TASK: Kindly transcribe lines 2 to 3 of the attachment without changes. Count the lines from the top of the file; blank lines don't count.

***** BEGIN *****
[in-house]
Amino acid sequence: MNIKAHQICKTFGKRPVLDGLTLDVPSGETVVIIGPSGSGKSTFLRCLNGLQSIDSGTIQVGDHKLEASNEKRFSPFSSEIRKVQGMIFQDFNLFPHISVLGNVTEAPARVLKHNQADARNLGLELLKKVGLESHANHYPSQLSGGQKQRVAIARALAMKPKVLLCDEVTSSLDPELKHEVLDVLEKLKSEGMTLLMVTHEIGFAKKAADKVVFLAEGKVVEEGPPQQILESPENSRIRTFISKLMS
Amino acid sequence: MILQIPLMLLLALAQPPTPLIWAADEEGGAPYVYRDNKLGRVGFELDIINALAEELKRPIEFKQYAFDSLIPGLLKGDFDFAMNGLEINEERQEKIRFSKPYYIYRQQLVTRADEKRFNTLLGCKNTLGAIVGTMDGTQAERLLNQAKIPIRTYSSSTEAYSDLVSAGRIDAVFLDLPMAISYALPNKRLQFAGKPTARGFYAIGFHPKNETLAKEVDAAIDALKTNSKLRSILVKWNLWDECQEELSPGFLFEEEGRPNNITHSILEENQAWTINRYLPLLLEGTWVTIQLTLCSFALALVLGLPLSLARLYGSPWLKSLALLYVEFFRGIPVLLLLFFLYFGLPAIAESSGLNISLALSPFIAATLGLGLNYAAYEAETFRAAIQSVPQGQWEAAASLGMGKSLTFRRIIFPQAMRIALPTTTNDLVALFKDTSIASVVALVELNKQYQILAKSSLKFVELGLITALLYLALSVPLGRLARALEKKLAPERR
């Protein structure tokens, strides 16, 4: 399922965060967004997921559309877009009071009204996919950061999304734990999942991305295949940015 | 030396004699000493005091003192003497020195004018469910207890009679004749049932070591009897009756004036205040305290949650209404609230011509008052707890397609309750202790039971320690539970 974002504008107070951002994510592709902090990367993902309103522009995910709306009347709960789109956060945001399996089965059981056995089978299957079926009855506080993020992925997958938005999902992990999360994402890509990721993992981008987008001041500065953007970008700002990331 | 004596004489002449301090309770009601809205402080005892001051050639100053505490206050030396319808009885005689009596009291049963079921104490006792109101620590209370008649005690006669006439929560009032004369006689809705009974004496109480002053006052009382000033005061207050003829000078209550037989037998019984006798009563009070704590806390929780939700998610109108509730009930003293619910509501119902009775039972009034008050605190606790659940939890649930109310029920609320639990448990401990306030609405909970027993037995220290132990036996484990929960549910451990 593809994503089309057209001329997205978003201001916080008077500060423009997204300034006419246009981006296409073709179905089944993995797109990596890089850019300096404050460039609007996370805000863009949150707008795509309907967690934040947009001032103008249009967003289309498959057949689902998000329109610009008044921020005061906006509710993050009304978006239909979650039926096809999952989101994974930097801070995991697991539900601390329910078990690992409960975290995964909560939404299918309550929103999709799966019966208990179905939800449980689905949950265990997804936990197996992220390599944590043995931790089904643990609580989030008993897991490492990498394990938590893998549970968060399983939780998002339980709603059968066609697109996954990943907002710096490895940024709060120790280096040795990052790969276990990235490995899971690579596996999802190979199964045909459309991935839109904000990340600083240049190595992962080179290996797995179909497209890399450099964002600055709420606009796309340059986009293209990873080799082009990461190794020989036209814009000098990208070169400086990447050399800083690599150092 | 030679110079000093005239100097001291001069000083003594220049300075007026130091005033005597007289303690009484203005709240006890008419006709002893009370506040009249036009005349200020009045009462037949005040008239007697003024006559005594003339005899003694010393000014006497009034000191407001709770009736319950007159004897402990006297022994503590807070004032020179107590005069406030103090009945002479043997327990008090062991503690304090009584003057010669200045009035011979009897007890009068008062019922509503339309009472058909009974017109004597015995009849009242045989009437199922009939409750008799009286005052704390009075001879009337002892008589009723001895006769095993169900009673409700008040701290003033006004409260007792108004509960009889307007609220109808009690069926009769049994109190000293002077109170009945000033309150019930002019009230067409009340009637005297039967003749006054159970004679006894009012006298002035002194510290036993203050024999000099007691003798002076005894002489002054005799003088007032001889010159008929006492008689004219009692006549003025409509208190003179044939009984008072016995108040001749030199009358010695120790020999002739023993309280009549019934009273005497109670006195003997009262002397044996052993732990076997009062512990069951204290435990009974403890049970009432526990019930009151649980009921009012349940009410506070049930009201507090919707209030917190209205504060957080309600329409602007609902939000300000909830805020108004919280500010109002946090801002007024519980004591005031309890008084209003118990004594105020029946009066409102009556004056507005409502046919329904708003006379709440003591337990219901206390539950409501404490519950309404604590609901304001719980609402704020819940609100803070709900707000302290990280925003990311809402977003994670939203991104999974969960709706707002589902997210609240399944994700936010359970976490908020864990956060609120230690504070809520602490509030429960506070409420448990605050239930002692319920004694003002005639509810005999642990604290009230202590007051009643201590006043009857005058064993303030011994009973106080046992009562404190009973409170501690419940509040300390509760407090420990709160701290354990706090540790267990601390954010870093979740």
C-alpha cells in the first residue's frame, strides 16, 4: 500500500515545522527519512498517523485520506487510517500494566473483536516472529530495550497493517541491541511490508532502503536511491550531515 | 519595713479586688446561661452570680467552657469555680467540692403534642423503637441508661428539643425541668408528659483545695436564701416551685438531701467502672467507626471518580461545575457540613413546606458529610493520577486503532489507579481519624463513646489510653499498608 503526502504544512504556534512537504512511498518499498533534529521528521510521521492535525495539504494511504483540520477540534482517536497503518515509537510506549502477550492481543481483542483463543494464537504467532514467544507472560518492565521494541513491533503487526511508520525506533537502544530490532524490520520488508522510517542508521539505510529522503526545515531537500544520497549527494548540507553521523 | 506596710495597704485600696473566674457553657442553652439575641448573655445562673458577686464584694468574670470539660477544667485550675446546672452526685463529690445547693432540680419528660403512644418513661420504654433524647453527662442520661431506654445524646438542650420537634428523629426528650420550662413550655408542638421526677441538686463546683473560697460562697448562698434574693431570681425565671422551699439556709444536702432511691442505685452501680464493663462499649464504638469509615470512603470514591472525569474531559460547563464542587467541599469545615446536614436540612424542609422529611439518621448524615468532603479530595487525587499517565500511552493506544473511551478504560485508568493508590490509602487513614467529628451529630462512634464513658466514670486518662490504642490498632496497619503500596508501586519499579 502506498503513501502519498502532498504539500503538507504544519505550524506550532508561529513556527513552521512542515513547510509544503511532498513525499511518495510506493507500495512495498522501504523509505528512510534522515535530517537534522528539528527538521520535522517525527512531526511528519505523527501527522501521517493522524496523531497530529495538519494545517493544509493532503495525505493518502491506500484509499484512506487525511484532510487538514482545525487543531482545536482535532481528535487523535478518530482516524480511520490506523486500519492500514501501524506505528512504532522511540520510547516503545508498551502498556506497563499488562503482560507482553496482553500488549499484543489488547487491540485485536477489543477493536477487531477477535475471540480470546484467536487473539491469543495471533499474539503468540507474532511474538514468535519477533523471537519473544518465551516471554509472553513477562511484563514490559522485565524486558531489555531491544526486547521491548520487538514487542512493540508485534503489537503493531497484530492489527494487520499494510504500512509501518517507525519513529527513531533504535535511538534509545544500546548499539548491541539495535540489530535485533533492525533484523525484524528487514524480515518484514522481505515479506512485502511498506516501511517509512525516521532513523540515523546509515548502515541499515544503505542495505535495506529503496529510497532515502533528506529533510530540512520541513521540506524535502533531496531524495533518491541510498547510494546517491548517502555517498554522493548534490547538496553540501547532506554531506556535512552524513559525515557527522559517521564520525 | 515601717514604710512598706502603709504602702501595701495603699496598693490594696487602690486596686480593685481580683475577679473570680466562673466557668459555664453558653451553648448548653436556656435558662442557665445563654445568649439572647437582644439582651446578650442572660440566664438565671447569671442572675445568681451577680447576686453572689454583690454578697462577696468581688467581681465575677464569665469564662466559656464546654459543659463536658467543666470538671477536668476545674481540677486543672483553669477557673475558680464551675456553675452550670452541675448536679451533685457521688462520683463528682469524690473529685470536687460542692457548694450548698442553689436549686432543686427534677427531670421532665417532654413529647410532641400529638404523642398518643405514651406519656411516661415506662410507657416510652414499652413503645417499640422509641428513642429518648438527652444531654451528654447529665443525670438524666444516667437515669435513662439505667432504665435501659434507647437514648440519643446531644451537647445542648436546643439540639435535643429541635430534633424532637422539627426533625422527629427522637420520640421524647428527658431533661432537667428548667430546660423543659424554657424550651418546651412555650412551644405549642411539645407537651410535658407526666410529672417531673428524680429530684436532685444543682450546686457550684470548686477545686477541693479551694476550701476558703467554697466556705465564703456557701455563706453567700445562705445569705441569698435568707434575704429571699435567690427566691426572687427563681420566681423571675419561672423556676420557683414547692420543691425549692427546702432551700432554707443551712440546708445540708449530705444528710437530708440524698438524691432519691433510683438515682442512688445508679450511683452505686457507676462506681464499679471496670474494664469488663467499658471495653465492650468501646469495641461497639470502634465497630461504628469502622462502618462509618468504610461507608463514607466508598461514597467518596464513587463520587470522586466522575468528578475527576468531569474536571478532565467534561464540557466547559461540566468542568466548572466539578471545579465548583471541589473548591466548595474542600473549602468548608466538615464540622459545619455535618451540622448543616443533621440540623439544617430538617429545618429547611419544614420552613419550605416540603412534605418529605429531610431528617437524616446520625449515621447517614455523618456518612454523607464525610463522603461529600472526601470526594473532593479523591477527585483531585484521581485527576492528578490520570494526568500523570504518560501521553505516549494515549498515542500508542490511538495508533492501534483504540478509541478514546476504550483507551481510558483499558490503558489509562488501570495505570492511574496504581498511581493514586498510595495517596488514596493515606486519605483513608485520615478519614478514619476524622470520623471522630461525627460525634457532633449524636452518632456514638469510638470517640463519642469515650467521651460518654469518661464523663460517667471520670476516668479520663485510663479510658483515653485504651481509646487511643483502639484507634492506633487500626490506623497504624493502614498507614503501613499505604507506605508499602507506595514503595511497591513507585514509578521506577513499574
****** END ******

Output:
Amino acid sequence: MNIKAHQICKTFGKRPVLDGLTLDVPSGETVVIIGPSGSGKSTFLRCLNGLQSIDSGTIQVGDHKLEASNEKRFSPFSSEIRKVQGMIFQDFNLFPHISVLGNVTEAPARVLKHNQADARNLGLELLKKVGLESHANHYPSQLSGGQKQRVAIARALAMKPKVLLCDEVTSSLDPELKHEVLDVLEKLKSEGMTLLMVTHEIGFAKKAADKVVFLAEGKVVEEGPPQQILESPENSRIRTFISKLMS
Amino acid sequence: MILQIPLMLLLALAQPPTPLIWAADEEGGAPYVYRDNKLGRVGFELDIINALAEELKRPIEFKQYAFDSLIPGLLKGDFDFAMNGLEINEERQEKIRFSKPYYIYRQQLVTRADEKRFNTLLGCKNTLGAIVGTMDGTQAERLLNQAKIPIRTYSSSTEAYSDLVSAGRIDAVFLDLPMAISYALPNKRLQFAGKPTARGFYAIGFHPKNETLAKEVDAAIDALKTNSKLRSILVKWNLWDECQEELSPGFLFEEEGRPNNITHSILEENQAWTINRYLPLLLEGTWVTIQLTLCSFALALVLGLPLSLARLYGSPWLKSLALLYVEFFRGIPVLLLLFFLYFGLPAIAESSGLNISLALSPFIAATLGLGLNYAAYEAETFRAAIQSVPQGQWEAAASLGMGKSLTFRRIIFPQAMRIALPTTTNDLVALFKDTSIASVVALVELNKQYQILAKSSLKFVELGLITALLYLALSVPLGRLARALEKKLAPERR